Building Personal First Aid Kits

Building Personal First Aid Kits
Building your own first aid kit will ensure you have all the necessary tools to take care of yourself in case you sustain some sort of an injury or require medical attention during your hike, bike ride or kayaking trip. This will allow you to customize it for your specific activity, instead of buying one already created, which will most likely have bandages, but few of the other supplies you need (such as bite relief medication, calamine lotion and Neosporin).

Instructions

Difficulty: Moderately Easy

Step 1
Determine what activities you will need the first aid kit for. Hiking will need different items than if you were paddling a canoe.
Step 2
Think about exactly where you will be going. Riding your bike through the woods of Michigan will be different from riding a bike through the rain forest in South America. You will need different kinds of medication to protect yourself, so plan accordingly.
Step 3
Purchase a waterproof pouch or bag to hold all your first-aid items. This will allow you to travel through water without wondering if you are damaging your first-aid kit.
Step 4
Pick up a wide selection of different bandages--from small ones for a cut on the finger to butterfly bandages for larger knee cuts. Gauze is good to have to because it will allow you to wrap cuts in awkward positions.
Step 5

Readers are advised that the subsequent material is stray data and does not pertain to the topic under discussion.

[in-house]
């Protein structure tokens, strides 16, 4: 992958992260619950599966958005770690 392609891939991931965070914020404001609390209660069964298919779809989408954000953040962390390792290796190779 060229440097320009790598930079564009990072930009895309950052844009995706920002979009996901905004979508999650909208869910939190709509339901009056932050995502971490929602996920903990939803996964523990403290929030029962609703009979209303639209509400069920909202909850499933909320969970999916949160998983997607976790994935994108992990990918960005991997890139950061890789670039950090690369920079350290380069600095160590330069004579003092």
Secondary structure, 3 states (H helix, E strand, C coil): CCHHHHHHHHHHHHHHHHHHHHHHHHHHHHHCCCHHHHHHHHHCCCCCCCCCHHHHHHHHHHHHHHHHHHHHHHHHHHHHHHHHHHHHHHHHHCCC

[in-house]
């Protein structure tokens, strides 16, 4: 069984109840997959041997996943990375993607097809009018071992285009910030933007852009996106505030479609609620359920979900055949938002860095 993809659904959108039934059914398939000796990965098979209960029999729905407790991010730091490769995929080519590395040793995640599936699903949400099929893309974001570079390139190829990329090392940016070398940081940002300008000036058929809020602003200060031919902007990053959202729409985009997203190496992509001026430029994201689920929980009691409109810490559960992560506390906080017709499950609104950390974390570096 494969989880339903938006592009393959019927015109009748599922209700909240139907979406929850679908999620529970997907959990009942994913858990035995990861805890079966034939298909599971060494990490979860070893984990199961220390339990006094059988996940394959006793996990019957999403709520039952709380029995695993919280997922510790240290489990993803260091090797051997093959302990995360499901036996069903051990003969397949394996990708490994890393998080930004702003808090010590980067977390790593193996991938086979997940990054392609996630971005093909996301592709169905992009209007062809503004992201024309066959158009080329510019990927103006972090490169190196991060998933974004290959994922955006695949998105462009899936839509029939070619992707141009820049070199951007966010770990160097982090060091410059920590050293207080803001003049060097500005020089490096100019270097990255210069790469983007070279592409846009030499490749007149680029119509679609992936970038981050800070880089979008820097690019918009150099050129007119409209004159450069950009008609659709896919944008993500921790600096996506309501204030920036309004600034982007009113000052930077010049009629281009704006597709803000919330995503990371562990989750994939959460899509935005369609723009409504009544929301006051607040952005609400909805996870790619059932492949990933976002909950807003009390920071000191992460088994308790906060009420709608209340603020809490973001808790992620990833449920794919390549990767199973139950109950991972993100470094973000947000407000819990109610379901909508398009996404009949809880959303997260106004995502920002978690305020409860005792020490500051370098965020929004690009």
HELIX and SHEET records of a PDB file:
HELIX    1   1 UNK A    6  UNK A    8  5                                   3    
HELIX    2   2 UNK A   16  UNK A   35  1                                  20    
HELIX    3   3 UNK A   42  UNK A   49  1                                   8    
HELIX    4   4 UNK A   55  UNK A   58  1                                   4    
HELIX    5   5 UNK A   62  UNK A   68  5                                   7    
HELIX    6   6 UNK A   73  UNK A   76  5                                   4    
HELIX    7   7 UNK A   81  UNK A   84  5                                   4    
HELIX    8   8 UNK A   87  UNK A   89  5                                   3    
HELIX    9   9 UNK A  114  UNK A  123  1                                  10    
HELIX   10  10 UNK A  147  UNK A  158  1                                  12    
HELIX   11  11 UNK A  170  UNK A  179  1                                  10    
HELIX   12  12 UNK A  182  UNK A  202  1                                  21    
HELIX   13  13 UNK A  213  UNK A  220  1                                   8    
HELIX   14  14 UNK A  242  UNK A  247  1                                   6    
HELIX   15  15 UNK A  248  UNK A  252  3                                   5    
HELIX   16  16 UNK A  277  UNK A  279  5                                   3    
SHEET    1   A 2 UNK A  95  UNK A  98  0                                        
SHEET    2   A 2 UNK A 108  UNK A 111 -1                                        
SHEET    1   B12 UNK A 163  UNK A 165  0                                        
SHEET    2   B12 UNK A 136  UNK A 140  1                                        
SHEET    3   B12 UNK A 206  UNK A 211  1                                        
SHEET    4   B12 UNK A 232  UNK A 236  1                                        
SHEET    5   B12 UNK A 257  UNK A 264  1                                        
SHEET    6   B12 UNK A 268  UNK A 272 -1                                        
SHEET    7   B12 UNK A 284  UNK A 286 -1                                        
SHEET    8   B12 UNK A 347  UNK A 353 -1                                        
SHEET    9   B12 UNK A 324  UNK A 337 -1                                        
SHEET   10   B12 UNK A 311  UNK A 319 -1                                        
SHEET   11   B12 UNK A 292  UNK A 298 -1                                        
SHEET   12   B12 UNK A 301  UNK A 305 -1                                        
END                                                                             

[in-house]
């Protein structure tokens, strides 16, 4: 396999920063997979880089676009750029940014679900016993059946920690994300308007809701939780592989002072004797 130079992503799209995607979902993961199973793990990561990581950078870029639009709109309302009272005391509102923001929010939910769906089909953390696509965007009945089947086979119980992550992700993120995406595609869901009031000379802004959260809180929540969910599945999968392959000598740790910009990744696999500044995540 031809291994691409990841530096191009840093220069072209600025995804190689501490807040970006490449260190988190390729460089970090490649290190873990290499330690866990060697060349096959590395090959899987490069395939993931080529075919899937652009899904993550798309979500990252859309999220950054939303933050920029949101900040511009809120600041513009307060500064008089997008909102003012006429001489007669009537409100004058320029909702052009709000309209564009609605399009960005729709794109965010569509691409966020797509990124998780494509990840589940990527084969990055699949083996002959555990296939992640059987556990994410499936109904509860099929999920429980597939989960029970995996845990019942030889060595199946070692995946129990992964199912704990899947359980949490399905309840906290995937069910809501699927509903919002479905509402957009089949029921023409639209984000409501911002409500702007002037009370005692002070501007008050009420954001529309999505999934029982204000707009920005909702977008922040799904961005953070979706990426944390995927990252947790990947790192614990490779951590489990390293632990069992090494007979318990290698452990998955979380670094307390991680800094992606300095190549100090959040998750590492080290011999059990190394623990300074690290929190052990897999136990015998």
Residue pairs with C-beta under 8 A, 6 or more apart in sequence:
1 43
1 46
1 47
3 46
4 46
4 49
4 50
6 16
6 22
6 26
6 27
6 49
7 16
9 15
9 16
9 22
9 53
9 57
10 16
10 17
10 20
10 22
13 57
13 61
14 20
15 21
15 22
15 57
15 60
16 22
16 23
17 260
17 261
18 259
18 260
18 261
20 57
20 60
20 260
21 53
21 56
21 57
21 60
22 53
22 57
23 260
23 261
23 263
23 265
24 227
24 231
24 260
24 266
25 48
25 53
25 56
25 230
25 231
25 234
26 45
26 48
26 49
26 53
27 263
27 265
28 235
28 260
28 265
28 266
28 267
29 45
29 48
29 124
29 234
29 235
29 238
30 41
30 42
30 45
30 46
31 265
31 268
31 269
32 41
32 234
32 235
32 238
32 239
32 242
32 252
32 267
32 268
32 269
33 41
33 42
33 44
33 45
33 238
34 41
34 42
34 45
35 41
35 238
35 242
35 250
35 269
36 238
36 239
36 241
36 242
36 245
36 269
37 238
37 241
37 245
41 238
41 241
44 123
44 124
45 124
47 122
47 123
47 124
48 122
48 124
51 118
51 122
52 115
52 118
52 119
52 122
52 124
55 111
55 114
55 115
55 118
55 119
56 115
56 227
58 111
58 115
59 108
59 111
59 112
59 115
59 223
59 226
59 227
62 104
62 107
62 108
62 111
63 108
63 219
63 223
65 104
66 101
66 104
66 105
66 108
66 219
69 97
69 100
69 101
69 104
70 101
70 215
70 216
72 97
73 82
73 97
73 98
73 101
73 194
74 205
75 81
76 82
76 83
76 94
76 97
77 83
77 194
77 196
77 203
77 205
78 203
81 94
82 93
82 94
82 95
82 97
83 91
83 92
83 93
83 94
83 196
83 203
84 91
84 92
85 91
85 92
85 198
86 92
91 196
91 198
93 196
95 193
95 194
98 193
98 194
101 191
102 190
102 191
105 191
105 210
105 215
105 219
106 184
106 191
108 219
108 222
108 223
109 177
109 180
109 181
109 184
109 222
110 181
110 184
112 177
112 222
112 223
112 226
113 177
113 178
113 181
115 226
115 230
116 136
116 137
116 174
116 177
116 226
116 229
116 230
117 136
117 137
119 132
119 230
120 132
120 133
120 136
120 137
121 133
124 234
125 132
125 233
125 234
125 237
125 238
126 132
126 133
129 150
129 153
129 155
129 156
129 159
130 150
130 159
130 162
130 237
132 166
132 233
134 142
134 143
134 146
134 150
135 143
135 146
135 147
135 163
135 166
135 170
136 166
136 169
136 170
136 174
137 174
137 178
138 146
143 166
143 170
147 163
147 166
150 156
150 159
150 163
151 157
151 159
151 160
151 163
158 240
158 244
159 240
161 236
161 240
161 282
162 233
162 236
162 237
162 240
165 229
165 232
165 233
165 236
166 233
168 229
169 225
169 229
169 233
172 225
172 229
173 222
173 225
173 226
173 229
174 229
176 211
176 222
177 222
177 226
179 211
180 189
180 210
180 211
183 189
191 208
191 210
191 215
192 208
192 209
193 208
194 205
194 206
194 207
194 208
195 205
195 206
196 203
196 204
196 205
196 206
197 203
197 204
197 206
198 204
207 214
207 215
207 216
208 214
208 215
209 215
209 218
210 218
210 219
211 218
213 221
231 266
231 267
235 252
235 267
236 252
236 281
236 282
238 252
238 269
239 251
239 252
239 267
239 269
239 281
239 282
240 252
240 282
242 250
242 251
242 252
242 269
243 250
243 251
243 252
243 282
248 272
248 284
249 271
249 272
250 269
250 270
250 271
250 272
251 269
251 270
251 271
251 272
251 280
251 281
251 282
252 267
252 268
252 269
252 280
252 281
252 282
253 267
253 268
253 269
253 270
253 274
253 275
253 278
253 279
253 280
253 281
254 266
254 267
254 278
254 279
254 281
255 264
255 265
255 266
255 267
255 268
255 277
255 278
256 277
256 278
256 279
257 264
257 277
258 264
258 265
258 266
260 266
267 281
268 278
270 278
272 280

Look for products that specialize in cleaning wounds. These can include Neosporin and peroxide. You may also need a few cotton swabs or cotton balls to help with application.
Step 6
Buy medication for bug and animal bites. From mosquitoes to small animals, this is important to have. Know your surroundings to make sure you purchase the correct items.
Step 7
Scissors are good to have. These can be used from cutting the gauze to shearing clothing off in case of an emergency.
Step 8
Make sure to pick up some calamine lotion. This will help reduce the itching of poison ivy once it has come into contact with your skin.
Step 9
Look into picking up a small book on plants, bugs and animals. This will help you determine whether the vegetation you stepped into will cause itching, or if the snake in the river is poisonous.

Tips & Warnings

 
It will also be a good idea to pick up some medicine for upset stomachs, diarrhea and headaches.

Article Written By Greyson Ferguson

Greyson Ferguson is a graduate of the Savannah College of Art and Design with a degree in film and television. He currently resides in Lansing, Michigan where he works on independent film projects and writes for numerous publications. Ferguson primarily focuses on computer and electronic articles. Greyson produces TheDailyUpbeat.com, focusing on only upbeat news stories with daily updates.

Don't Miss a Thing!

All our latest outdoor content delivered to your inbox once a week.

FREE UPDATES

Subscribe

We promise to keep your email address safe and secure.